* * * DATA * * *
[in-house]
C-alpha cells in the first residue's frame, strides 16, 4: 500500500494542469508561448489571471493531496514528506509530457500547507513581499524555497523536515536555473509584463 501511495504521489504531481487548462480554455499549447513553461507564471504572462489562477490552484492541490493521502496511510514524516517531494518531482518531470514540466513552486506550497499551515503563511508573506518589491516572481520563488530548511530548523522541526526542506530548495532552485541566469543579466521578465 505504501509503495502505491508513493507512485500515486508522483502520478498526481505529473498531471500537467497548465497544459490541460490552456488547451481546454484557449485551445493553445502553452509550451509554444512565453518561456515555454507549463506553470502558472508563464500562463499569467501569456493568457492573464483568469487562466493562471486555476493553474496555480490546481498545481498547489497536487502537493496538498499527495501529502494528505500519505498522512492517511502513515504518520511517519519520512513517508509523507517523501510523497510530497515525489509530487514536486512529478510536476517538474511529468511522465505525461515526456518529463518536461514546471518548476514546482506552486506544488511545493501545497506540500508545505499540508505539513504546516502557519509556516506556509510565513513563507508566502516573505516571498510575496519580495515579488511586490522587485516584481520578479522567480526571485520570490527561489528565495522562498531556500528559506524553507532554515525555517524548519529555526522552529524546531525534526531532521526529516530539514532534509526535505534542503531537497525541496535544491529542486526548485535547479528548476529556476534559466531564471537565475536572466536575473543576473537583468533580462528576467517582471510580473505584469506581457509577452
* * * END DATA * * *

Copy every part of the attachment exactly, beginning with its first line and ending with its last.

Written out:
[in-house]
C-alpha cells in the first residue's frame, strides 16, 4: 500500500494542469508561448489571471493531496514528506509530457500547507513581499524555497523536515536555473509584463 501511495504521489504531481487548462480554455499549447513553461507564471504572462489562477490552484492541490493521502496511510514524516517531494518531482518531470514540466513552486506550497499551515503563511508573506518589491516572481520563488530548511530548523522541526526542506530548495532552485541566469543579466521578465 505504501509503495502505491508513493507512485500515486508522483502520478498526481505529473498531471500537467497548465497544459490541460490552456488547451481546454484557449485551445493553445502553452509550451509554444512565453518561456515555454507549463506553470502558472508563464500562463499569467501569456493568457492573464483568469487562466493562471486555476493553474496555480490546481498545481498547489497536487502537493496538498499527495501529502494528505500519505498522512492517511502513515504518520511517519519520512513517508509523507517523501510523497510530497515525489509530487514536486512529478510536476517538474511529468511522465505525461515526456518529463518536461514546471518548476514546482506552486506544488511545493501545497506540500508545505499540508505539513504546516502557519509556516506556509510565513513563507508566502516573505516571498510575496519580495515579488511586490522587485516584481520578479522567480526571485520570490527561489528565495522562498531556500528559506524553507532554515525555517524548519529555526522552529524546531525534526531532521526529516530539514532534509526535505534542503531537497525541496535544491529542486526548485535547479528548476529556476534559466531564471537565475536572466536575473543576473537583468533580462528576467517582471510580473505584469506581457509577452